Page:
HomeLatest ThreadsGreatest ThreadsForums & GroupsMy SubscriptionsMy Posts
DU Home » Latest Threads » n2doc » Journal
Page: « Prev 1 ... 12 13 14 15 16 17 18 19 20 21 22 ... 1225 Next »


Profile Information

Gender: Do not display
Home country: USA
Current location: Georgia
Member since: Tue Feb 10, 2004, 12:08 PM
Number of posts: 38,903

About Me

Environmental Scientist

Journal Archives

Tuesday Toon Roundup 1- Yep, Trump is a Republican

Toon: What Americans Really Hear

(after a classic Far Side Cartoon)

Slowpoke Toon: Natural Gasbags

Grooveshark co-founder Josh Greenberg found dead at 28

Source: digitaltrends

Grooveshark’s 28 year-old co-founder Josh Greenberg was found dead last night in his Gainesville, FL apartment. According to The Gainesville Sun, there was “no evidence of foul play, injuries, or drugs.” Both his mother and his girlfriend were shocked, as Greenberg had no known health problems and was looking forward to starting new projects.

Greenberg’s tragic death came just two-and-a-half months after Grooveshark was forced to cease operations due to copyright infringement at the end of April. In a settlement with Universal Music Group, Sony Music Entertainment, and Warner Music Group, the company “ its computer servers of all the record companies’ music, surrendering ownership of its website, mobile apps and intellectual property” according to the Recording Industry Association of America (RIAA).”

Greenberg launched the service with co-founder Sam Tarantino when they were freshmen at the University of Florida in 2006. A precursor to Spotify, Apple Music and others, the free music streaming service had an estimated 40 million monthly users and 145 employees in Gainesville, Florida and New York City in its prime. Universal Music first sued the company in 2010 in a copyright infringement lawsuit. The service was shut down after facing up to $736 million in statutory damages.

Read more: http://www.digitaltrends.com/music/grooveshark-co-founder-josh-greenberg-found-dead-at-28/

Nate Silver: Donald Trump Is The World’s Greatest Troll

“A troll,” according to one definition, “is a person who sows discord … by starting arguments or upsetting people … with the deliberate intent of provoking readers into an emotional response or of otherwise disrupting normal on-topic discussion.”

The goal of the troll is to provoke a reaction by any means necessary. Trolls thrive in communities that are open and democratic (they wouldn’t be invited into a discussion otherwise) and which operate in presumed good faith (there need to be some standards of decorum to offend). Presidential nomination contests are highly susceptible to trolling, therefore. Access is fairly open: There’s no longer much of a filter between the campaigns, the media and the public. And it’s comically easy to provoke a reaction. How many times between now and next November will we hear that a candidate’s statement is “offensive,” whether or not it really is?

Trolls operate on the principle that negative attention is better than none. In fact, the troll may feed off the negative attention, claiming it makes him a victim and proves that everyone is out to get him.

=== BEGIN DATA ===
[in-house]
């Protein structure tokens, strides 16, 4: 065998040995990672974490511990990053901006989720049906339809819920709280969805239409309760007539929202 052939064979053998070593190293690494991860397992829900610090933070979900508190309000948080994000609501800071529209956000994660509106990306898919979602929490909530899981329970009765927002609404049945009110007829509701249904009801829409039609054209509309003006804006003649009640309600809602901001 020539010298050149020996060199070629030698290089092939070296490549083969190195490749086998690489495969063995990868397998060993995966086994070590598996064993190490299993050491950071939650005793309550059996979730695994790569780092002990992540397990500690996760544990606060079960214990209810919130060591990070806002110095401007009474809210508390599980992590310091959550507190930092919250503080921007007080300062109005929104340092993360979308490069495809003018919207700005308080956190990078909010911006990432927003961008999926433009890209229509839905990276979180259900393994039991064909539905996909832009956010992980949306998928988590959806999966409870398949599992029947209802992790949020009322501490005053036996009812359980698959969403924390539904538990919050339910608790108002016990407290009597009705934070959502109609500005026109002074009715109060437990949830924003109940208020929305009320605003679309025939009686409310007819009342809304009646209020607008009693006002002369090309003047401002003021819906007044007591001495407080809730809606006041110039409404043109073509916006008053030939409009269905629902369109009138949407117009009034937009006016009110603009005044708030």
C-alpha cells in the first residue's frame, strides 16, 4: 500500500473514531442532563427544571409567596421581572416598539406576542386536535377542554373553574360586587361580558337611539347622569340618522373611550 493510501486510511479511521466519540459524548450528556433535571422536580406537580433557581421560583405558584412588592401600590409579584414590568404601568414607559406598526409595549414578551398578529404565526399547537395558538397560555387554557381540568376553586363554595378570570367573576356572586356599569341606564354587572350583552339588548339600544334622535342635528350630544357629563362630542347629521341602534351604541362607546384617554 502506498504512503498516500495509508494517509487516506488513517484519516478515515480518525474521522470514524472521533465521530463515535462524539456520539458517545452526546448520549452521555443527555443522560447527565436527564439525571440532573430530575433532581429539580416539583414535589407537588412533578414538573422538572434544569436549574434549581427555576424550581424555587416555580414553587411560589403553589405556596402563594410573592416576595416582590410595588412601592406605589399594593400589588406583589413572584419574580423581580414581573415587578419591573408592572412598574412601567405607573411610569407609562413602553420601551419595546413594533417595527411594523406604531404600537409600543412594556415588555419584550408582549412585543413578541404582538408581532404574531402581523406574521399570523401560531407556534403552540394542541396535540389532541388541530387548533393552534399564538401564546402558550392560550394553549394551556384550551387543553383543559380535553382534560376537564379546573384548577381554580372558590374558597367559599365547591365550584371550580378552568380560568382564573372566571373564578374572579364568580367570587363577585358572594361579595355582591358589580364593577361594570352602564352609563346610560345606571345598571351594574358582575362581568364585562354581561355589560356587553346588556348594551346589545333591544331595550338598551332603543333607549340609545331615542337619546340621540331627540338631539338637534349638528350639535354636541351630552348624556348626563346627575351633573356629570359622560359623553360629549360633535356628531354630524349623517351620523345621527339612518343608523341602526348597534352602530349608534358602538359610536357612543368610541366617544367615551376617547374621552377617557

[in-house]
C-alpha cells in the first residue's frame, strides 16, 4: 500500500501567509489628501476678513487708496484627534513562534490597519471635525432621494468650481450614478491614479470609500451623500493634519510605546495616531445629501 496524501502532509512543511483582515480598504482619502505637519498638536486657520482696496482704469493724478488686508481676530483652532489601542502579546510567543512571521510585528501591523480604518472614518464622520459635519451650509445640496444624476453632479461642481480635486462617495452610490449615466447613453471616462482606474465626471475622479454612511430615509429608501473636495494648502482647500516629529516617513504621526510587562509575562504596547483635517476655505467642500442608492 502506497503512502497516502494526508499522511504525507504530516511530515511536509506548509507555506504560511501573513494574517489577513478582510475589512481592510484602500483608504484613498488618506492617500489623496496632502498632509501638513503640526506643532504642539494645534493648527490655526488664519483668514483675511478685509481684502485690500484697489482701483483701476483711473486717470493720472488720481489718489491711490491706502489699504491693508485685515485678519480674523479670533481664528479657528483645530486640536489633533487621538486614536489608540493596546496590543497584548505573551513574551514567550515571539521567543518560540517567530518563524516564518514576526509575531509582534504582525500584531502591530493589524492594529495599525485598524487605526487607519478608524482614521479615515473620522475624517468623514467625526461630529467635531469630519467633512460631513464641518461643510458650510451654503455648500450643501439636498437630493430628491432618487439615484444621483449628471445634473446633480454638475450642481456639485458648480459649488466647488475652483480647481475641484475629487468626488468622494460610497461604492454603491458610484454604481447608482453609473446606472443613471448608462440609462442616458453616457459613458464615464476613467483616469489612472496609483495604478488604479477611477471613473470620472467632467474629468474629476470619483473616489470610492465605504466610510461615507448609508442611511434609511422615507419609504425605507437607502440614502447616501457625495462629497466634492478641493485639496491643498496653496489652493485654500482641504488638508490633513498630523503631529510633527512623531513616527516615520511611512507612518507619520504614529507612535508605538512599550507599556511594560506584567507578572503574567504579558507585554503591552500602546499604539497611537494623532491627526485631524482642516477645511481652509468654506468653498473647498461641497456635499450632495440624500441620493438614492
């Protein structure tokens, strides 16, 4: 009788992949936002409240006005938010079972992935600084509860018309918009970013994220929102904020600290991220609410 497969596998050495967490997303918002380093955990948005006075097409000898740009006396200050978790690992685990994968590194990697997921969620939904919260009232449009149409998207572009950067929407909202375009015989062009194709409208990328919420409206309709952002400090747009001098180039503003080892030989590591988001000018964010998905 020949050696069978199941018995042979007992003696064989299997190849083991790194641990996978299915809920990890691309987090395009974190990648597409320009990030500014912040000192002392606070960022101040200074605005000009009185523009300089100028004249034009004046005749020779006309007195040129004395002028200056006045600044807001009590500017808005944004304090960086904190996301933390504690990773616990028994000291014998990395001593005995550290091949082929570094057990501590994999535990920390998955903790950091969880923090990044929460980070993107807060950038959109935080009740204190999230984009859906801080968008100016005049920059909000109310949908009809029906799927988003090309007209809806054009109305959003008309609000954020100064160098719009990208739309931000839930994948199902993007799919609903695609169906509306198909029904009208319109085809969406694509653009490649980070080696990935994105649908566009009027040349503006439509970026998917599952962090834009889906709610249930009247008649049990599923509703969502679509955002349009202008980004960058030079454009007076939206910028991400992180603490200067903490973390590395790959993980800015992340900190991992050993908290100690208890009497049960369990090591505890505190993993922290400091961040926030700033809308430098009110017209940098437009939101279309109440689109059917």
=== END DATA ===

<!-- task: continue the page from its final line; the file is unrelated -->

Sound like any presidential candidates you know?

There’s a notion that Donald Trump’s recent rise in Republican polls is a media-driven creation. That explanation isn’t entirely wrong, but it’s incomplete. It skims over the complex interactions between the media, the public and the candidates, which can produce booms and busts of attention. And it ignores how skilled trolls like Trump can exploit the process to their benefit.



Sanders to push $15 minimum wage bill

By Tim Devaney - 07/20/15 02:34 PM EDT
Sen. Bernie Sanders (I-Vt.) is pushing new legislation to raise the minimum wage for all workers to $15 an hour.

The Democratic presidential candidate, who has made addressing income inequality a centerpiece of his campaign, will introduce the minimum wage bill Wednesday. Sanders has long called for a $15 minimum wage, but this is the first bill he is introducing to do so.

Reps. Keith Ellison (D-Minn.) and Raul Grijalva (D-Ariz.) will join Sanders at the press conference Wednesday, and are also expected to introduce identical legislation in the House.

It’s believed to be the highest minimum wage that has ever been proposed by legislation in Congress.

“The simple truth is that working people cannot survive on the federal minimum wage of $7.25 an hour, or $8 an hour or $9 an hour,” Sanders said recently. "If people work 40 hours a week, they deserve not to live in dire poverty.”



Chicago fires investigator who found cops at fault in shootings

A Chicago investigator who determined that several civilian shootings by police officers were unjustified was fired after resisting orders to reverse those findings, according to internal records of his agency obtained by WBEZ.

Scott M. Ando, chief administrator of the city’s Independent Police Review Authority, informed its staff in a July 9 email that the agency no longer employed supervising investigator Lorenzo Davis, 65, a former Chicago police commander. IPRA investigates police-brutality complaints and recommends any punishment.

Davis’s termination came less than two weeks after top IPRA officials, evaluating Davis’s job performance, accused him of “a clear bias against the police” and called him “the only supervisor at IPRA who resists making requested changes as directed by management in order to reflect the correct finding with respect to OIS,” as officer-involved shootings are known in the agency.